Yesterday, AT&T accidentally started streaming the premiere episode of Game of Thrones Season 8 yesterday four hours early. As fans awaited the first episode scheduled for 9:00 pm ET / 6:00 pm PT, Twitter lit-up with some DirecTV Now customers posting images of the show to prove it. This started at around 5 pm ET, four hours before the official premiere time.
Subscribers were even invited to view the premiere. DIRECTV Now sent out an auto email telling customers it was time to watch the premiere episode. AT&T said in a quickly-released statement “Apparently our system was as excited as we were for ‘Game of Thrones’ last night and gave a few DIRECTV Now customers early access to the episode by mistake.”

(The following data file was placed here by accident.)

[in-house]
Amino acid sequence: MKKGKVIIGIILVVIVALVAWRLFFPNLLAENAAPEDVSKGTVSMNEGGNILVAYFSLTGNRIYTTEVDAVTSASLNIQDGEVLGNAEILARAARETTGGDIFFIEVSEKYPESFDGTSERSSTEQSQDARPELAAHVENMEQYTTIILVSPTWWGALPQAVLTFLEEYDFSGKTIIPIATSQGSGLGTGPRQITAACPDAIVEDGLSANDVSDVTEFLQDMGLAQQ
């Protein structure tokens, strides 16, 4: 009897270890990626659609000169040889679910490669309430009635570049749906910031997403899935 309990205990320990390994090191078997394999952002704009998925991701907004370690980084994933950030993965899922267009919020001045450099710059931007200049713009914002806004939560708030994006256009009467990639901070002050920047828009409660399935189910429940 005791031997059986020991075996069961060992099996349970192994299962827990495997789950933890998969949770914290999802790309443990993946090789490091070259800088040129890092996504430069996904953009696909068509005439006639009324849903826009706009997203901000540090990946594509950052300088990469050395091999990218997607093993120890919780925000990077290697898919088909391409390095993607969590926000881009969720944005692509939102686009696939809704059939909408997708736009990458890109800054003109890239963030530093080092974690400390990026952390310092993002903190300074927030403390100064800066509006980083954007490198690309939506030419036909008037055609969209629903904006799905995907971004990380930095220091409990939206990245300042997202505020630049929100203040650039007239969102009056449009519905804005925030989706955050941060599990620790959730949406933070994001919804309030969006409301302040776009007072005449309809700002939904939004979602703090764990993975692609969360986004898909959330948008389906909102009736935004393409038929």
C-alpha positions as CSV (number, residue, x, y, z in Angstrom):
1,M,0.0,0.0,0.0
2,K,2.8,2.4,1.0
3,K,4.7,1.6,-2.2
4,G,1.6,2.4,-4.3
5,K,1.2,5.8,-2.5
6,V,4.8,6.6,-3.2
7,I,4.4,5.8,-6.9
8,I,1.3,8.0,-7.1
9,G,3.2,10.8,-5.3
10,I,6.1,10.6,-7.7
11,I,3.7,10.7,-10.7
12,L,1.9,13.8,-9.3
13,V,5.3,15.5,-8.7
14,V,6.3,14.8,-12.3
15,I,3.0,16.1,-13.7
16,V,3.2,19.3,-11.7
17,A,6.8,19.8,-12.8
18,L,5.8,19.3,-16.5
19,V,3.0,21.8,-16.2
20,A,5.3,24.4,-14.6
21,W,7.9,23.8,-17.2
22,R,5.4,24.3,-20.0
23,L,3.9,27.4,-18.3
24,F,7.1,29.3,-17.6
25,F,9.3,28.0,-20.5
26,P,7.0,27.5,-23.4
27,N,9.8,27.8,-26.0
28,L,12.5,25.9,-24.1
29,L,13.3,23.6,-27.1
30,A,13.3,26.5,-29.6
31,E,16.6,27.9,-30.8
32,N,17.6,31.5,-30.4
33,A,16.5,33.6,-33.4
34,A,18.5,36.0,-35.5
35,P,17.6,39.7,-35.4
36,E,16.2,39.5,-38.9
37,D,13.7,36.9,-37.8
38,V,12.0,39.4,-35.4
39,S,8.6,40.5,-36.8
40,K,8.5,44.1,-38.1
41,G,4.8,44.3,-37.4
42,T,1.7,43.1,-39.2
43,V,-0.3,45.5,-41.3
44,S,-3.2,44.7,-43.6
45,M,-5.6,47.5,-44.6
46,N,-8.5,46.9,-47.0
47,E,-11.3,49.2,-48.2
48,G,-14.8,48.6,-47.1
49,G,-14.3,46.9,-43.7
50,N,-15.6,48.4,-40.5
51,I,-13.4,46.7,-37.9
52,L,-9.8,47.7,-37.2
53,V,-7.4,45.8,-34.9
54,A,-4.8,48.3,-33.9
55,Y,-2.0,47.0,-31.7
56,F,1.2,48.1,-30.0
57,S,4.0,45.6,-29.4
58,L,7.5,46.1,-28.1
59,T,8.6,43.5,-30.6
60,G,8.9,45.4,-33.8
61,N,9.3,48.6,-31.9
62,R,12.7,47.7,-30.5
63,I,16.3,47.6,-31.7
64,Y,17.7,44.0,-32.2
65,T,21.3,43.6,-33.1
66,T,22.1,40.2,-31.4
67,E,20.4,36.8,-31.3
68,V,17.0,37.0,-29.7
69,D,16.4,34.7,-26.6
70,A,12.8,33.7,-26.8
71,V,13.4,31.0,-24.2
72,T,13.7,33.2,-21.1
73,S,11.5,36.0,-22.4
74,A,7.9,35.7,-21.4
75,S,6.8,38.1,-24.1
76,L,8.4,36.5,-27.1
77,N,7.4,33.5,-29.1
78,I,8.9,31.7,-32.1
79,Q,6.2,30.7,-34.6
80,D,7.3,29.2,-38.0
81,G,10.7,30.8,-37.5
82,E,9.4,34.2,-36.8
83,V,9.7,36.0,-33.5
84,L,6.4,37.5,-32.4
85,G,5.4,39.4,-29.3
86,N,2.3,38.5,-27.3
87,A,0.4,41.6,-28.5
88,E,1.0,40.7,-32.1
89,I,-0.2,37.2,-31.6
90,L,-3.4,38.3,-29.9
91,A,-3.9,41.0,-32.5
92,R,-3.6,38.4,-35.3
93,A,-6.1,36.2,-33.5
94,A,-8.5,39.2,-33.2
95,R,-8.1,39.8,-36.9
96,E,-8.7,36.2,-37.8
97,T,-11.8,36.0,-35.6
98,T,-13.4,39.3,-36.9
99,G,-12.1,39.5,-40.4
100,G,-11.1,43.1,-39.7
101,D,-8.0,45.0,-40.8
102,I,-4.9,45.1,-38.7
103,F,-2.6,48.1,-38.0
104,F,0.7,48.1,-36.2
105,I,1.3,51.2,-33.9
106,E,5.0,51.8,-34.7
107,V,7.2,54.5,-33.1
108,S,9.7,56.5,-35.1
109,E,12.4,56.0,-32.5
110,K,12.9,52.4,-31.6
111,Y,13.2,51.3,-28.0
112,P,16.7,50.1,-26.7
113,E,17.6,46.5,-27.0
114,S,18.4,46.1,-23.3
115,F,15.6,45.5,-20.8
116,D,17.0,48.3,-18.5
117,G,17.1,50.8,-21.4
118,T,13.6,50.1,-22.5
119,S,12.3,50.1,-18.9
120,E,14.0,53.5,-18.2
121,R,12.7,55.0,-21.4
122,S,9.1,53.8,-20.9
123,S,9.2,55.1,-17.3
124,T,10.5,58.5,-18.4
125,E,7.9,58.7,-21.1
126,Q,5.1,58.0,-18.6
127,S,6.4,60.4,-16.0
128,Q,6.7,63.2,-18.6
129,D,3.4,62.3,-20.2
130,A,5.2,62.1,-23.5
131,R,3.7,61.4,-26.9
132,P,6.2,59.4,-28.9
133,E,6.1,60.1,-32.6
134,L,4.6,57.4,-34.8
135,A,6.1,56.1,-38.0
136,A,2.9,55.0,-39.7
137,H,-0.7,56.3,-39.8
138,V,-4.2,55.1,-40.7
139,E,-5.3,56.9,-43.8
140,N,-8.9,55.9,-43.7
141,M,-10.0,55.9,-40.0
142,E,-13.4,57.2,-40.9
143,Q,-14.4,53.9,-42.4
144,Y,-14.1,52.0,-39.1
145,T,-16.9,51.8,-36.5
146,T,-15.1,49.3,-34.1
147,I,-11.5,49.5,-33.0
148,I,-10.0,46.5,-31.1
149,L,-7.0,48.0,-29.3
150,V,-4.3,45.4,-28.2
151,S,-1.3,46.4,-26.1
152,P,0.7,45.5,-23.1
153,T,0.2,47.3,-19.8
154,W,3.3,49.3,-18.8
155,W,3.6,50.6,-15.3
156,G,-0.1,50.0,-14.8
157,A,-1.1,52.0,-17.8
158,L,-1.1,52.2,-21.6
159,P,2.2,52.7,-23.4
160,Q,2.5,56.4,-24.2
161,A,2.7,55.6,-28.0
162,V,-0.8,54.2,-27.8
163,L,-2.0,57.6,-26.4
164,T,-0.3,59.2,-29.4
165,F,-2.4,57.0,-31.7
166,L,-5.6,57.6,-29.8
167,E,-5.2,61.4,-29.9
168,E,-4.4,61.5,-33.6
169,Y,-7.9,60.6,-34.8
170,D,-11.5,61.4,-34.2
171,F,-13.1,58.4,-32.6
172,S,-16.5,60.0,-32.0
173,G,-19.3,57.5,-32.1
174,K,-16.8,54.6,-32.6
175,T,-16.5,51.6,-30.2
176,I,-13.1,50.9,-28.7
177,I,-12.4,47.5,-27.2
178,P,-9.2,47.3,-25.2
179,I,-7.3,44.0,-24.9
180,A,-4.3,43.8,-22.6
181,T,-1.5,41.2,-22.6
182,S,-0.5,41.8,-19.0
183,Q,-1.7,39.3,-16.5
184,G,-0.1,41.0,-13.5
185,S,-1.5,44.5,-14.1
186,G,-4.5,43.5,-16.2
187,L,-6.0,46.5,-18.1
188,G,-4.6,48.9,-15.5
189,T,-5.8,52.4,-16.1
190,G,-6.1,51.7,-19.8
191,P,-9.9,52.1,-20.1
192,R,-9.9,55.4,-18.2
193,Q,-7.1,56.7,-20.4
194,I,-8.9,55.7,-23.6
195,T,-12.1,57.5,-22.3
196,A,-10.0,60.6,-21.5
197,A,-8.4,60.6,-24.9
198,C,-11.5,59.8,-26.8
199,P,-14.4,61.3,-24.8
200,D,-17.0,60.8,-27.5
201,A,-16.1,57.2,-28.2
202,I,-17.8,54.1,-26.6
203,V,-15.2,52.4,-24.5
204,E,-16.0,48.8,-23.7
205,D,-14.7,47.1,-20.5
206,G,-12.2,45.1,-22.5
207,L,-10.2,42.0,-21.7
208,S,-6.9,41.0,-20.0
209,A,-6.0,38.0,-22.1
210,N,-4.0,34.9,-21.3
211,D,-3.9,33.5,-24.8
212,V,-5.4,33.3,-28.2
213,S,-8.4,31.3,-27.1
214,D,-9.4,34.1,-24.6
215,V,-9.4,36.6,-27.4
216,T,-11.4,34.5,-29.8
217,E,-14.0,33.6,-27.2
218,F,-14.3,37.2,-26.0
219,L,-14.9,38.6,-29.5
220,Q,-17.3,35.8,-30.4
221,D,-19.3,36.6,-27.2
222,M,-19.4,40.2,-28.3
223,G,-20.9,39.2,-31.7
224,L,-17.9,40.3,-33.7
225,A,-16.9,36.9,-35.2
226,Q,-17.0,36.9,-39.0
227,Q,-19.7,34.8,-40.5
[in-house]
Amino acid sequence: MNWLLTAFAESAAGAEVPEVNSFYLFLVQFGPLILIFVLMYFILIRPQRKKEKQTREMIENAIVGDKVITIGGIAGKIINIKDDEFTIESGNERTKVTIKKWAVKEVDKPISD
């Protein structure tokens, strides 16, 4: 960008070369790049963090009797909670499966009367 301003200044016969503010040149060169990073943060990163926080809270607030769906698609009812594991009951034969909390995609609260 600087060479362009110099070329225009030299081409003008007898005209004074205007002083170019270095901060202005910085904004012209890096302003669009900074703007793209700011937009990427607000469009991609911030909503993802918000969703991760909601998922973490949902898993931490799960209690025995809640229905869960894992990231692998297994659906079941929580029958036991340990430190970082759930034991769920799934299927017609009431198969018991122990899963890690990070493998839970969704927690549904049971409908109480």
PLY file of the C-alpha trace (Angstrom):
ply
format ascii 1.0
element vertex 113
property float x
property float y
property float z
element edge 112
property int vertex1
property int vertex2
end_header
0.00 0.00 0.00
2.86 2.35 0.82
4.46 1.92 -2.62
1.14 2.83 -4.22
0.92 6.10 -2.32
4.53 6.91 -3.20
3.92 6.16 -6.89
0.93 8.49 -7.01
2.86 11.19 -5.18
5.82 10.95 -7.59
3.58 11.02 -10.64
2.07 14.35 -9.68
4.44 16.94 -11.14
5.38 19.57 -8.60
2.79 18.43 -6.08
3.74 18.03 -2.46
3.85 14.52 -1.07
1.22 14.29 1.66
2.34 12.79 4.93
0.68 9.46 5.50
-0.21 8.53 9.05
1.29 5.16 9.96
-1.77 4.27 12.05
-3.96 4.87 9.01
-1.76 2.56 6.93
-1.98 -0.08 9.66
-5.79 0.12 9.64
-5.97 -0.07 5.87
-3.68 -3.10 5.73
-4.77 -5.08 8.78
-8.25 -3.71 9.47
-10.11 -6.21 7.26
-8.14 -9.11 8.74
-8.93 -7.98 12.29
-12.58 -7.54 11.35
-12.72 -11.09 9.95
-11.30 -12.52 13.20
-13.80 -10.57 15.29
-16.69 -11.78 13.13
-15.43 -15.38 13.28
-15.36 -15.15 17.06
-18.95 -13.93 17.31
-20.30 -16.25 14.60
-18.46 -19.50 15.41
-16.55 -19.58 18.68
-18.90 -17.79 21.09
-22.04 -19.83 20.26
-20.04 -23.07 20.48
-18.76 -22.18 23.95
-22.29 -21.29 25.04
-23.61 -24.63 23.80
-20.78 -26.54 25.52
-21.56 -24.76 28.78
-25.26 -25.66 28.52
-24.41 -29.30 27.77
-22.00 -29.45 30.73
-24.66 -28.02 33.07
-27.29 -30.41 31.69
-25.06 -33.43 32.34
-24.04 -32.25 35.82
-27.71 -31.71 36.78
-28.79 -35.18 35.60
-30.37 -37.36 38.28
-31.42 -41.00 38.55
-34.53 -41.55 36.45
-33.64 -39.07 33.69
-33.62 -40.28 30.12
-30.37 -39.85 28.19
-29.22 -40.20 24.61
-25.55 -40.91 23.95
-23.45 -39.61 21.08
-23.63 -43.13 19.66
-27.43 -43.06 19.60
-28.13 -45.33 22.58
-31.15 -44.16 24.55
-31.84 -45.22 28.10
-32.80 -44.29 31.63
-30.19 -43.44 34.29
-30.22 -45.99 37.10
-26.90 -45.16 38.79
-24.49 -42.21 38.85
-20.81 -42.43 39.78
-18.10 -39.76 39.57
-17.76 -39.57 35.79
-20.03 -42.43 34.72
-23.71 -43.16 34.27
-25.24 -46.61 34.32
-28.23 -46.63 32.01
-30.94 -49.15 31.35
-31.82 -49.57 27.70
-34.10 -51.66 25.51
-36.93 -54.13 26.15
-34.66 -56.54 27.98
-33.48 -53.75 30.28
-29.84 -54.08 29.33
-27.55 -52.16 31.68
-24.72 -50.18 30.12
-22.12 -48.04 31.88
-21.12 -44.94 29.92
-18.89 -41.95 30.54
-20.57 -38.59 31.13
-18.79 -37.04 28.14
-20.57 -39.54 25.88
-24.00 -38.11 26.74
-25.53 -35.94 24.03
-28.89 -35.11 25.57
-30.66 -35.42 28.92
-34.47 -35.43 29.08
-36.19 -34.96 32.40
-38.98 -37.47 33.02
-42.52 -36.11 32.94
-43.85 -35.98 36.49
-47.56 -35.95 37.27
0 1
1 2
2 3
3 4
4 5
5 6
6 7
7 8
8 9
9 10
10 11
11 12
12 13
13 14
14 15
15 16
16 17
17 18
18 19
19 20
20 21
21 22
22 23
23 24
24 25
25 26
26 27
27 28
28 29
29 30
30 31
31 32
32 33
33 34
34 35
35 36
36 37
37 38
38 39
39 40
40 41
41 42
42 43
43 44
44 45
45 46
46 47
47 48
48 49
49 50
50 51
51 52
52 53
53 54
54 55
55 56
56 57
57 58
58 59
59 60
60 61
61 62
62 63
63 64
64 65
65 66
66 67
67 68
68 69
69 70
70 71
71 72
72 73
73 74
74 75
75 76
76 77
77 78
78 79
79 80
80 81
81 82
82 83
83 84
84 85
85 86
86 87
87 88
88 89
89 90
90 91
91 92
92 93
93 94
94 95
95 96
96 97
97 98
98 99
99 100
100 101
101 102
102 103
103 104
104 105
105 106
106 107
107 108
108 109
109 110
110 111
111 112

One might immediately think this was a slip-up on time zones, and if it were a 3-hour difference (Eastern vs. Pacific time) that might have been the case. But a full four hours seems like an odd mistake.
Is AT&T in trouble for the goof up? If GOT was from a different network, maybe. But since HBO is owned by AT&T there probably won’t be any repercussions — unless evidence points to a single employee who goofed.
We just hope that person doesn’t get into too much trouble because in the end, does it really matter? Fans on Pacific Time can already watch premieres earlier than those who live in Eastern Time zones. So what’s another hour?
What HBO really needs to look out for are leaks of any future episodes of GOT to torrent websites prior to airing. Those kinds of leaks hurt AT&T in the long run in terms of subscribers and home media sales, and on a larger scale the entertainment industry.
Many episodes and scripts of Game of Thrones have been leaked in the past, like when the first 4 episodes of Season 5 were uploaded to pirate sites. In 2017, a hack of HBO’s servers included outlines of several episodes of Season 7.